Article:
Our horses are our whanua, “family”

Our horses are our whanau “family” we ask that you please, treat them with respect at all times.

Inspirational Horseback Riders

Riding horses can carry inherent risks. We encourage you to have a read through these reminders of best practice around horses, which we hope are helpful to all, including those who have been riding many years.

When you book to ride with our company we rely on the information you provide us with to match you with the right horse and trail. It is therefore, very important that you are open and honest about your riding.

The description you provide of your riding experience will be utilized to match you with the correct horse.

Whilst riding or in the vicinity of horses, you must comply with the instructions of the Trail boss/ wrangler.

If you have any doubt that you’re riding skills or fitness are not of the level required for your chosen adventure trail, please contact us to discuss.

Head gear

For your own safety, we recommend that you wear a hard hat that meets AS/NZ 3838:2006. It is important that your hat fits properly.

Some riders choose to wear a lightweight endurance style hat.

Sun Protection

Wide brimmed covers in a range of materials which are designed to fit over a skull cap are available to purchase. There are a number of places wholesalers where you can obtain such a helmet. Here is one example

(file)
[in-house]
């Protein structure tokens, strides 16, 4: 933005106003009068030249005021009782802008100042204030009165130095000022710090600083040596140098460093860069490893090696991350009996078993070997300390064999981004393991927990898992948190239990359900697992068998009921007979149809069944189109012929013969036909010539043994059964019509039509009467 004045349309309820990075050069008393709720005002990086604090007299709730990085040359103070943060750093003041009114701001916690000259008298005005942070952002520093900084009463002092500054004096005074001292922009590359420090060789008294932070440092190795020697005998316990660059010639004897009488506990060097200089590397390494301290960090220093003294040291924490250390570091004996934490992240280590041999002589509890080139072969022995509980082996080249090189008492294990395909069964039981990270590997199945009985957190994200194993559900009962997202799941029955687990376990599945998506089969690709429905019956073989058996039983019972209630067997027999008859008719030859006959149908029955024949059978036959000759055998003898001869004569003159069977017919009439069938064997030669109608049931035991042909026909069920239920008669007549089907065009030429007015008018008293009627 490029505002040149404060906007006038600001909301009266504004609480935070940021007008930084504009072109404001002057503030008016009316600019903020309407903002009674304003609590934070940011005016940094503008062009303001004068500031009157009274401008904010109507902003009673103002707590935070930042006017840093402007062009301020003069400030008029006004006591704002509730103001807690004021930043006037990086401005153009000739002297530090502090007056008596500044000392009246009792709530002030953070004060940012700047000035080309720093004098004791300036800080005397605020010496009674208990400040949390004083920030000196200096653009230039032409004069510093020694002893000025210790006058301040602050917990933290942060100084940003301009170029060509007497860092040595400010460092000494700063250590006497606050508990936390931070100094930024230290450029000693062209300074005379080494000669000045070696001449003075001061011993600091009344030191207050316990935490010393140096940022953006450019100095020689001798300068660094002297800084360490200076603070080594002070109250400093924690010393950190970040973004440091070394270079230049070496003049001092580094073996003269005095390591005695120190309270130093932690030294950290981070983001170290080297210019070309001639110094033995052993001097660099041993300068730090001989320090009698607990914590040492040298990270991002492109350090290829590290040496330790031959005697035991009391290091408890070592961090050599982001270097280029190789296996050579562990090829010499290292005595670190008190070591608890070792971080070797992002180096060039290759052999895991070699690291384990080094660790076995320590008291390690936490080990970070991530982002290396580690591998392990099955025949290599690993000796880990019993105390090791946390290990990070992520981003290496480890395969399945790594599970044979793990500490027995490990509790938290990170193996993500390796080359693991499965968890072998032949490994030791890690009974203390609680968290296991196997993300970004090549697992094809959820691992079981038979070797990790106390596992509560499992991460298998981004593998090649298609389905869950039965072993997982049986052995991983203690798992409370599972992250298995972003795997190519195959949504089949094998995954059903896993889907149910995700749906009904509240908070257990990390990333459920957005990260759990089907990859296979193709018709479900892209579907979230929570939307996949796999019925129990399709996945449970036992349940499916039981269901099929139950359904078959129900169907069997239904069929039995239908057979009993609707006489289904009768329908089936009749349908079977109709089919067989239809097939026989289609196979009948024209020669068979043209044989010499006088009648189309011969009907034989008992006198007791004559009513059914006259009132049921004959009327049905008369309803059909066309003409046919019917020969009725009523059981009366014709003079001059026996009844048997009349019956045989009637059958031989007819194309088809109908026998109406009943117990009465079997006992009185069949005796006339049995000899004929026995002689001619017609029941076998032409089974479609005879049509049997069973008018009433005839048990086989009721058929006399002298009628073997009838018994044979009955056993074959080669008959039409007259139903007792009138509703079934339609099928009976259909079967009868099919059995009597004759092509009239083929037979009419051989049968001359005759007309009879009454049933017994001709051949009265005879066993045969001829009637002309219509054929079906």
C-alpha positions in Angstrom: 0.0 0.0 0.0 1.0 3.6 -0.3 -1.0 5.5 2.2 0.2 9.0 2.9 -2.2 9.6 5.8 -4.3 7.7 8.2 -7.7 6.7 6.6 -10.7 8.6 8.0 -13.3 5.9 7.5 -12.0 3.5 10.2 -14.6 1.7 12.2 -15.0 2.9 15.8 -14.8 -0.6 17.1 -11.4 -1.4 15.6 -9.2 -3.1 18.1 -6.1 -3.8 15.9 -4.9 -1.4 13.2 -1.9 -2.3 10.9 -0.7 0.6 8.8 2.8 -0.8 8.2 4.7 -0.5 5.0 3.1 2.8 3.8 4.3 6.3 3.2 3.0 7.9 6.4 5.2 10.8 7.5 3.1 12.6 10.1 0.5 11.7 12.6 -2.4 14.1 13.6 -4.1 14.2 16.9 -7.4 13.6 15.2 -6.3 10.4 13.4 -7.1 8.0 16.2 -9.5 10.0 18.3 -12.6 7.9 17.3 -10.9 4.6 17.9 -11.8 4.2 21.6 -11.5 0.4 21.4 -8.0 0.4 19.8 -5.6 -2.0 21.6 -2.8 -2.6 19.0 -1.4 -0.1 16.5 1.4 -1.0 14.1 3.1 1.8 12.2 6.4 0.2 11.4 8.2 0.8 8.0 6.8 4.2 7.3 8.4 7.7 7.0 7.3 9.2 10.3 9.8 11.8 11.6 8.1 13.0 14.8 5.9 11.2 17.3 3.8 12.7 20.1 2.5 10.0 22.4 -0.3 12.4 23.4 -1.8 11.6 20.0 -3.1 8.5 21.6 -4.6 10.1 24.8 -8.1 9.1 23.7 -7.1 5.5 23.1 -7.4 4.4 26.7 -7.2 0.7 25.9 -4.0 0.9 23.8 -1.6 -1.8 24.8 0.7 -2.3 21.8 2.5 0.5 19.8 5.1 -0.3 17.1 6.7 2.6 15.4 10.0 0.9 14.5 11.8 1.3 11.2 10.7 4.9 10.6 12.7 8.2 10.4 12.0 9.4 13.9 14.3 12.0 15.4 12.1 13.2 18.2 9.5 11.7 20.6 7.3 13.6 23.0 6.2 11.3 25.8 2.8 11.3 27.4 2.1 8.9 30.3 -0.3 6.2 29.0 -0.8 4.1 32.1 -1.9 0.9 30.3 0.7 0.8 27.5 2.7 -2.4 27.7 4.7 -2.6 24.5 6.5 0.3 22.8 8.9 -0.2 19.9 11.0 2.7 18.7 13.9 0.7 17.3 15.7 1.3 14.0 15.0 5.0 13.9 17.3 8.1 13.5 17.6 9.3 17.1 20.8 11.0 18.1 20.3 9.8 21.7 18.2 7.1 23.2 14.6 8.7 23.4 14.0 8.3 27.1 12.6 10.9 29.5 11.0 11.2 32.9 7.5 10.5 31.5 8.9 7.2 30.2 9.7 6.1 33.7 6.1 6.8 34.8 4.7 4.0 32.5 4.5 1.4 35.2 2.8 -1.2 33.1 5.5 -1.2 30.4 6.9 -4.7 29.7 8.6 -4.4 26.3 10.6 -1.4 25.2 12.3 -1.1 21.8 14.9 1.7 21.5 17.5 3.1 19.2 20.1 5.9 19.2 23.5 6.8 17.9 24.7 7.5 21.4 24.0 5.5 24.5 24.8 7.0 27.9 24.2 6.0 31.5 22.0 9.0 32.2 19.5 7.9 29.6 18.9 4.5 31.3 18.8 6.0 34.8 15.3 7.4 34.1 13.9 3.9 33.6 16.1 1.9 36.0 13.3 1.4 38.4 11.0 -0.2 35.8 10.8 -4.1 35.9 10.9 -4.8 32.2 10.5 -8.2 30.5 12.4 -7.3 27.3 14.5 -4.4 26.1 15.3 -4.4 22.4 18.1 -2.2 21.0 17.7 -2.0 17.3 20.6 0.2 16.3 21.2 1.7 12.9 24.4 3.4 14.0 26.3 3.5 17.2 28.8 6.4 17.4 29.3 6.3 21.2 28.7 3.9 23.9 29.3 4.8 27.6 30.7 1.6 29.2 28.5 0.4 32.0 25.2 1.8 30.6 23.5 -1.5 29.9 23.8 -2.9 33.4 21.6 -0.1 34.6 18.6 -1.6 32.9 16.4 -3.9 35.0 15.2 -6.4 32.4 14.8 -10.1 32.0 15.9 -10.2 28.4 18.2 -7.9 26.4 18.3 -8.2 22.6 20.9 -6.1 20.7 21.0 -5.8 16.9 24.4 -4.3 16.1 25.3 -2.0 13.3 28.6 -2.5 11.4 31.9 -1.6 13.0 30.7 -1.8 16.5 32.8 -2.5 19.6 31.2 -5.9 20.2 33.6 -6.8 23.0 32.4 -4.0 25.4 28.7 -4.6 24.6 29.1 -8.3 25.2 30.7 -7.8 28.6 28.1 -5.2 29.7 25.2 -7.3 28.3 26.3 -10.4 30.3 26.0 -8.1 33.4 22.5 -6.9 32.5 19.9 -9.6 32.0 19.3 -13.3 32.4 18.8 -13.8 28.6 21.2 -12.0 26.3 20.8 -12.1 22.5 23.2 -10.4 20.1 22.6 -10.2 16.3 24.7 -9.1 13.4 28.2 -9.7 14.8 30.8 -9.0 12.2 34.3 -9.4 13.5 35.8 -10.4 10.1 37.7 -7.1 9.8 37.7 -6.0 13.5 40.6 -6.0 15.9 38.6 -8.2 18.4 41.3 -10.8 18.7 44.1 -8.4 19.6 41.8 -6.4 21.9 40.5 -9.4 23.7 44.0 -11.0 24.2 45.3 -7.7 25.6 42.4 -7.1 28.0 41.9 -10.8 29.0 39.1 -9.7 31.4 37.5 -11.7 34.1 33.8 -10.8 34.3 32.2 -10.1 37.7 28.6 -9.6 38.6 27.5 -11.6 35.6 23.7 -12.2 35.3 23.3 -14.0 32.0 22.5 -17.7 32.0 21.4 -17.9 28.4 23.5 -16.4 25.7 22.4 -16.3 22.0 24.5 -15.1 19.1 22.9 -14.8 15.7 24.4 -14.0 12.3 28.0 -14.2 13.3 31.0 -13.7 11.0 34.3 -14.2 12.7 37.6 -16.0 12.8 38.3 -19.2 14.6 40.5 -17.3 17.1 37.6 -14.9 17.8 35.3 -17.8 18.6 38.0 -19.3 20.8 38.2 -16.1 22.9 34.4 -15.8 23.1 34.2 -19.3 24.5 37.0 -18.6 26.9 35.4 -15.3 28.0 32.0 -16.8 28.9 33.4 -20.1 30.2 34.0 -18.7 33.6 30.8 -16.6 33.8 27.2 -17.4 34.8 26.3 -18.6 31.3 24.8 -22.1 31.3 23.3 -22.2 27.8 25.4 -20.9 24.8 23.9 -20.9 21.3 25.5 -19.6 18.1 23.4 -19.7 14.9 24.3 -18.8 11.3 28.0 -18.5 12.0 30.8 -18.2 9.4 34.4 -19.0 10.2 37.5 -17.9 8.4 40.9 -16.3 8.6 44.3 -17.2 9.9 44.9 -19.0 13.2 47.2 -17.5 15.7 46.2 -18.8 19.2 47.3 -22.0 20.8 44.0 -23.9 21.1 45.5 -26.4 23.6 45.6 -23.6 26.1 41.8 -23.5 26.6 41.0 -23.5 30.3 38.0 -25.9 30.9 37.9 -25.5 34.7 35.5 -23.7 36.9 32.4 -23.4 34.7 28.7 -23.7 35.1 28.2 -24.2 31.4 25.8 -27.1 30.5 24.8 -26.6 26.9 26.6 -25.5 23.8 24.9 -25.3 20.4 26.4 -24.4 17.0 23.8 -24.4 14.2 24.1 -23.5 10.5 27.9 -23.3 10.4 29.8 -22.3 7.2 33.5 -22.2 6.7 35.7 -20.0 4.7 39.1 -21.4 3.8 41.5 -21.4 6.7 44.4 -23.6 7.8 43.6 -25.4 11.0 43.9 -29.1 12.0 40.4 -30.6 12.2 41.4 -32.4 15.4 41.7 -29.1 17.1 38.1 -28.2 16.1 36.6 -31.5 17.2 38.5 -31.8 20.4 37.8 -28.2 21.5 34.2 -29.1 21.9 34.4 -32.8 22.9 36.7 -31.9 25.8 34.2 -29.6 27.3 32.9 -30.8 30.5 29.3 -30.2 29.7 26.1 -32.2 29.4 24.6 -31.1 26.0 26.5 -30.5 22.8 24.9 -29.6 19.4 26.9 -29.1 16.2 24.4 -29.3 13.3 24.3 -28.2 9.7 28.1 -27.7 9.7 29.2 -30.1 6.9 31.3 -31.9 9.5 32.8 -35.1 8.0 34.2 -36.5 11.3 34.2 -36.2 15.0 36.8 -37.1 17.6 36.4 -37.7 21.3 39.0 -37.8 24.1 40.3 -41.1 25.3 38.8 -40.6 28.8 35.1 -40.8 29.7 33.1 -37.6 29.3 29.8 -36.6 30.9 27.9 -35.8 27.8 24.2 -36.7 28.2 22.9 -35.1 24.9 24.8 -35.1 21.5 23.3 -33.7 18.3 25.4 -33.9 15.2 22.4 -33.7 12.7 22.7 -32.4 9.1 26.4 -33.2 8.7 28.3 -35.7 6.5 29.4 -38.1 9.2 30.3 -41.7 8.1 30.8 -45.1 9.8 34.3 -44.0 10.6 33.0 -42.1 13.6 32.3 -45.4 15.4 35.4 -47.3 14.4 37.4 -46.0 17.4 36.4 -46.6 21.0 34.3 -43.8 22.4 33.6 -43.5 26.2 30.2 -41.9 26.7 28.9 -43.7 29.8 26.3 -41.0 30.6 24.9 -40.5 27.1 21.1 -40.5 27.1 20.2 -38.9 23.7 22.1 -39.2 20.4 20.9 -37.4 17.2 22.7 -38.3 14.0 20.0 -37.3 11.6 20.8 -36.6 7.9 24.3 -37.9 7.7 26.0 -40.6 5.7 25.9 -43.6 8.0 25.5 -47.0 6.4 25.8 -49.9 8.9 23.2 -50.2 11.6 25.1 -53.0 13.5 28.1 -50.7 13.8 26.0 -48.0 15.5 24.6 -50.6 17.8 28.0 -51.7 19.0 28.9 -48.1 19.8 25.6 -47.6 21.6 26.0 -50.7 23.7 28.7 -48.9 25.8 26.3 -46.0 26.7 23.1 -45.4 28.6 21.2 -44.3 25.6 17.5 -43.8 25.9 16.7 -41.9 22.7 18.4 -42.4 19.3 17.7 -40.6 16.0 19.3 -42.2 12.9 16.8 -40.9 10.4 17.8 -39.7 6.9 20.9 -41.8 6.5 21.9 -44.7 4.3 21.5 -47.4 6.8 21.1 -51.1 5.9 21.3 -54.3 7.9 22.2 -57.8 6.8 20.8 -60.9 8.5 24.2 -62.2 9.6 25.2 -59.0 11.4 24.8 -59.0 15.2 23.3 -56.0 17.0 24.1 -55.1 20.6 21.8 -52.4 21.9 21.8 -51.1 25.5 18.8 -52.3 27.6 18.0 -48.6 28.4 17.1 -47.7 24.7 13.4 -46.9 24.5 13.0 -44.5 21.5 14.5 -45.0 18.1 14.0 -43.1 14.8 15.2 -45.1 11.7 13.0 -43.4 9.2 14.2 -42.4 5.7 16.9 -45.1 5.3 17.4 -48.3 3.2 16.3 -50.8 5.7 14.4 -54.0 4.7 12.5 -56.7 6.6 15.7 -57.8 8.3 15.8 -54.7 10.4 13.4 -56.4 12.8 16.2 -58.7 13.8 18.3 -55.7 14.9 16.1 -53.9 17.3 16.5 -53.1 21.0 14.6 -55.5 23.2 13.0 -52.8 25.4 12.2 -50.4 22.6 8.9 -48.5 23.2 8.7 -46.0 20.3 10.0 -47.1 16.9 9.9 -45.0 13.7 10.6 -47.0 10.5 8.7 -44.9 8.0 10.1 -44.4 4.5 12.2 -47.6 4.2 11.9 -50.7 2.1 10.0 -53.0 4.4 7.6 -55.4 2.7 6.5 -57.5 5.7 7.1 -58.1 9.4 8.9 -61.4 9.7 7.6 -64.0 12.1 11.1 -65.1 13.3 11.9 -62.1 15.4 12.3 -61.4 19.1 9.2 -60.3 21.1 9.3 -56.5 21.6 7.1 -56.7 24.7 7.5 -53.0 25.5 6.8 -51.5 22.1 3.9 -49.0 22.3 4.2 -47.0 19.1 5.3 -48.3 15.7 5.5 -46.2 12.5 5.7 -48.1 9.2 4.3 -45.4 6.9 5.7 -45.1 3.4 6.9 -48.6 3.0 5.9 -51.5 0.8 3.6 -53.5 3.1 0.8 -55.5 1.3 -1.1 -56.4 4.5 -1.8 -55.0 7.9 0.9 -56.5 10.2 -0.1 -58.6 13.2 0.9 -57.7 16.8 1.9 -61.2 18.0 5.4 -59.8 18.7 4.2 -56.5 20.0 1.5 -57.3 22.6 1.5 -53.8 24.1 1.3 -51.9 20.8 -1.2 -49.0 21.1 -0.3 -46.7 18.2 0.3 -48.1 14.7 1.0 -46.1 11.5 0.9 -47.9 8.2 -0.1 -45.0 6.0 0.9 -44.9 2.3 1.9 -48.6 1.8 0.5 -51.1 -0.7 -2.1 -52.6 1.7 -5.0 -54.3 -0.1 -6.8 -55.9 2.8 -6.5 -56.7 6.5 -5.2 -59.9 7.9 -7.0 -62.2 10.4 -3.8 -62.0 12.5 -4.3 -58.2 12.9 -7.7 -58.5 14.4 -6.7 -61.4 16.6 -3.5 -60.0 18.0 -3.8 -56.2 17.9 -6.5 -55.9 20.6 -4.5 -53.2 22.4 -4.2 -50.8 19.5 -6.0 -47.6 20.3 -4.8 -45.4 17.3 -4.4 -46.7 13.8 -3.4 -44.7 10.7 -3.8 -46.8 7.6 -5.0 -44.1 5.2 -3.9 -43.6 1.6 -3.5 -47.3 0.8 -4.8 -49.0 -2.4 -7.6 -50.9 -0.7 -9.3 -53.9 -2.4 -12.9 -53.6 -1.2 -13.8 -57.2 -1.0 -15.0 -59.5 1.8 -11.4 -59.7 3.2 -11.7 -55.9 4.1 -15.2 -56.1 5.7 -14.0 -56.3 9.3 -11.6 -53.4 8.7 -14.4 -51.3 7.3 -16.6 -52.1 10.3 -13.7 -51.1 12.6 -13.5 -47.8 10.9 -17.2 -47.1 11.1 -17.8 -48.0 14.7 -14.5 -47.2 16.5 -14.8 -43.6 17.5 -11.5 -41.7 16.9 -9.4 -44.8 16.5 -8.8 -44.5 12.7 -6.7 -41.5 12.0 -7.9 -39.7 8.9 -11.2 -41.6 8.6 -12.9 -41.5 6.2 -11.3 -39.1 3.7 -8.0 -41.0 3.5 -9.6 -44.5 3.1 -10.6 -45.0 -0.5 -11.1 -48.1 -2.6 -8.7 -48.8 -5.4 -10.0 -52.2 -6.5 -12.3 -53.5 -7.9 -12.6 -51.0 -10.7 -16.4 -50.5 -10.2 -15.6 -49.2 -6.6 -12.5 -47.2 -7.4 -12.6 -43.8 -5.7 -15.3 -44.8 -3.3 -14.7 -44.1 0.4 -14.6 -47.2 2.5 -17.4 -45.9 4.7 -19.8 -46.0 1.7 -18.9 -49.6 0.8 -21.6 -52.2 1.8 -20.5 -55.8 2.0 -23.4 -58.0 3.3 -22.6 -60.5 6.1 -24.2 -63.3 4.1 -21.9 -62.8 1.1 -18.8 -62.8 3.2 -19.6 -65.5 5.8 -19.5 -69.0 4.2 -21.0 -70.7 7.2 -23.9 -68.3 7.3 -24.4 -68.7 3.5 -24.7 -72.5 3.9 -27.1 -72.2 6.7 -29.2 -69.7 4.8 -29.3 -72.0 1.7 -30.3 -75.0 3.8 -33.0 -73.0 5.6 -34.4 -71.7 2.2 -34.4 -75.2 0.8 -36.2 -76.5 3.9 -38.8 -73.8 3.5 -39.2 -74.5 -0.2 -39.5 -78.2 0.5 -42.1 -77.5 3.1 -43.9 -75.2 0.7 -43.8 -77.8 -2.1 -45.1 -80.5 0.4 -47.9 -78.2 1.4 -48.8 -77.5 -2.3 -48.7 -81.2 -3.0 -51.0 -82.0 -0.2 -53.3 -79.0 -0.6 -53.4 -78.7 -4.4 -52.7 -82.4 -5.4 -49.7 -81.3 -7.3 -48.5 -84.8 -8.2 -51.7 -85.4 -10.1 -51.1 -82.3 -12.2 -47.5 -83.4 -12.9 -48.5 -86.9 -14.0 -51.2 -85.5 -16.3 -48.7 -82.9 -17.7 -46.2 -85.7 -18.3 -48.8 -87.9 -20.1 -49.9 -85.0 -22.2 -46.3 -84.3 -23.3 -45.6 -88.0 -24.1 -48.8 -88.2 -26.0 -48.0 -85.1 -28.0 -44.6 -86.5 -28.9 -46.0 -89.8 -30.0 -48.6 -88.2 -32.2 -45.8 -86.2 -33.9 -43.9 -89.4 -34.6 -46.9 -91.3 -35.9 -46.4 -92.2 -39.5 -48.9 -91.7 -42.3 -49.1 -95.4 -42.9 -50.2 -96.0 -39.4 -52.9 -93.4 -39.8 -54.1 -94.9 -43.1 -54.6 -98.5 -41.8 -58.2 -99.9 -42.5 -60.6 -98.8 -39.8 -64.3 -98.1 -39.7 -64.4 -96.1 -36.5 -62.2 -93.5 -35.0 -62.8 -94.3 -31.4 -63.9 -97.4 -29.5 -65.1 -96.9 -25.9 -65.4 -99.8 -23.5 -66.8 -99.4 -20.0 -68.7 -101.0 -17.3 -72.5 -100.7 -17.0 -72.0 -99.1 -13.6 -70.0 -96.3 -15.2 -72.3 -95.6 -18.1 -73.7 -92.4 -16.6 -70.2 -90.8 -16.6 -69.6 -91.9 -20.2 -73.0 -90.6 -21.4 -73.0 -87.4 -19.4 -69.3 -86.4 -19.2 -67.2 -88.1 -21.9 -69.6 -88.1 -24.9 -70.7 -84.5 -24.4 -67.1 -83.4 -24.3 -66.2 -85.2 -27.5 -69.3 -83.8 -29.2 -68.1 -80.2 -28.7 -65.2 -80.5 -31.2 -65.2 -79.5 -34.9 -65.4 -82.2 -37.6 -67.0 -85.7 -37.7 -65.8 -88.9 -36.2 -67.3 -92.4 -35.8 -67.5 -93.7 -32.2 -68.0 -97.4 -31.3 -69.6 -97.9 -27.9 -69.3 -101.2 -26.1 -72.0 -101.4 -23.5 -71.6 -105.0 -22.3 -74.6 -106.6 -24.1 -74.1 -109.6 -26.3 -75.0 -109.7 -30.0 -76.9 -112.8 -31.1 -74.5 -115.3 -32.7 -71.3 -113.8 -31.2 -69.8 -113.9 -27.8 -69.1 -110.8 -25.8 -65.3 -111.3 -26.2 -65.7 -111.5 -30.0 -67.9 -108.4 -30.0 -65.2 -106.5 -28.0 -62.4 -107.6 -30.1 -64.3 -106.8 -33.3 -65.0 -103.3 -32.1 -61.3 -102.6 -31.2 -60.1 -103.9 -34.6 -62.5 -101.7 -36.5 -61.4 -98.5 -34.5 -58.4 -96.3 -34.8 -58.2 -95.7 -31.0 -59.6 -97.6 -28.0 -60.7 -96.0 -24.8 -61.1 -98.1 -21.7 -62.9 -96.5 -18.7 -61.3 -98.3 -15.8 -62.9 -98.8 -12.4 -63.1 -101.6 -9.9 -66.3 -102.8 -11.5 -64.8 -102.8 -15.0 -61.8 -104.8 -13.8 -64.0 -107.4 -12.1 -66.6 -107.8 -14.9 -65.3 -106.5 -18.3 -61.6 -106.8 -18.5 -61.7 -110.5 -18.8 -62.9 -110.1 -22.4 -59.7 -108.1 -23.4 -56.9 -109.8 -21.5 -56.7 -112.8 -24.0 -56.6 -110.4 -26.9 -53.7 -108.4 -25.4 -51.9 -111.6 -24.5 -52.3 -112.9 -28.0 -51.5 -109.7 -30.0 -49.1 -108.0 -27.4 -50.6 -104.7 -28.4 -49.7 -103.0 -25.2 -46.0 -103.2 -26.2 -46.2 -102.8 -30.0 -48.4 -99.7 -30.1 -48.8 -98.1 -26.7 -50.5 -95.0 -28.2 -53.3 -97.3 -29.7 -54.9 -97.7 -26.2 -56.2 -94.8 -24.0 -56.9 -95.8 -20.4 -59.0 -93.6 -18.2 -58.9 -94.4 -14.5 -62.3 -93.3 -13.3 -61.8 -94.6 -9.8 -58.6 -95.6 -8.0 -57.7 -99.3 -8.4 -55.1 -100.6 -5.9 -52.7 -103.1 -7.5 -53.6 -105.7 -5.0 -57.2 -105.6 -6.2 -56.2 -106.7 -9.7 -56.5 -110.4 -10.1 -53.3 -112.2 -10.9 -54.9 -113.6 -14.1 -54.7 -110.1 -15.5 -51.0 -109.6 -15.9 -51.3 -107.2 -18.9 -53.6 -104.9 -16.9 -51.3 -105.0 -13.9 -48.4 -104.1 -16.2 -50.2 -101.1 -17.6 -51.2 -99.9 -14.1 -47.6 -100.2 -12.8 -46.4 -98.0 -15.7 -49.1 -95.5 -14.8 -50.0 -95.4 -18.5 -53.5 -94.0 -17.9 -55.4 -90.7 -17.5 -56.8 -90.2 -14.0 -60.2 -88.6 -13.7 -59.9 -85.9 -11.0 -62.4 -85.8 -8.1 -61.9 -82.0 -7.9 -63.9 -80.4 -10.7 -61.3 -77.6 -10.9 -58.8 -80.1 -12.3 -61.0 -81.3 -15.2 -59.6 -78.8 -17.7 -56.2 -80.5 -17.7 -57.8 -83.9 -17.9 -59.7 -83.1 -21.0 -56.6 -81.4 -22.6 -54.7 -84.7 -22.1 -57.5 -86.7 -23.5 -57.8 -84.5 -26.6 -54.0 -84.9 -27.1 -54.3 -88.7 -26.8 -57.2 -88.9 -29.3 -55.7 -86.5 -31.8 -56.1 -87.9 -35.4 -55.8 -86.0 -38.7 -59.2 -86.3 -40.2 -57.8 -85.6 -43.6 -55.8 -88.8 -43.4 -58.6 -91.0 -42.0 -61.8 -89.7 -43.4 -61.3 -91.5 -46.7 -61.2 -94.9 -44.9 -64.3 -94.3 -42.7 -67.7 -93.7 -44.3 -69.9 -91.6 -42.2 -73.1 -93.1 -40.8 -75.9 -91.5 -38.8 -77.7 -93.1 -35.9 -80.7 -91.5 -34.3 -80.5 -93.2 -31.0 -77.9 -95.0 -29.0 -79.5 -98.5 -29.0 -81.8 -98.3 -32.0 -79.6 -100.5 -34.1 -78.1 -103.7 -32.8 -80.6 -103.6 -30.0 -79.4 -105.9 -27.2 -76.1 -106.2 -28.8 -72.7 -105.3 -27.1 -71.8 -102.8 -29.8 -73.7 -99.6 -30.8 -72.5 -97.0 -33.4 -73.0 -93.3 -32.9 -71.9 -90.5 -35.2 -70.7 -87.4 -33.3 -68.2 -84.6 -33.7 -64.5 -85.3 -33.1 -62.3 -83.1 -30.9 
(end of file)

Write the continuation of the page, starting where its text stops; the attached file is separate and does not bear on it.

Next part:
If you have your own helmet we would ask you to bring that, you know that it fits perfectly.

Even if your guide or other riders are not wearing a hard hat, this should not influence your decision. It’s your head!

Helmets are compulsory for novice riders.

Basic Safety Guidelines for Handling Horses and riding on farms

Horses can be unpredictable and accidents can happen. However, if safety precautions and common sense are used then serious mishaps can be prevented.

Always approach the horse from the side and speak to let him know you are there. (The horse has two ‘blind’ spots – directly in front and behind him/her.

Don’t make loud noises or sudden movements around horses.

When walking round the back of the horse leave plenty of room.

When working around the horse (i.e. grooming or tacking up) stay close to the horse so that, in the unlikely event that the horse kicks, you will not receive the full impact.

Never wrap the lead rope or reins around your hand.

When leading the horse into a stable, always turn the horse towards you at the door before taking the head collar off.

When turning a horse out in a field or paddock, always turn the horse’s head towards the fence before taking the head collar off. If more than one horse is being turned out, leave plenty of room between each horse and ensure everyone removes the head collars at the same time.

If you are not happy working around the horse (i.e. picking up feet), or are unsure of what has been asked of you (i.e. tacking up or untacking), ask us for help.

Always wear sensible footwear around horses.

Remember that jewelry (especially earrings, rings and necklaces) can get caught and could cause injury.

Always make sure loose clothing is buttoned / zipped up and cannot flap and frighten your horse.

Basic Riding Safety & Etiquette

  1. When you are riding remember you are more than a passenger. Stay aware of your horse, what you are doing and where you are riding at all times.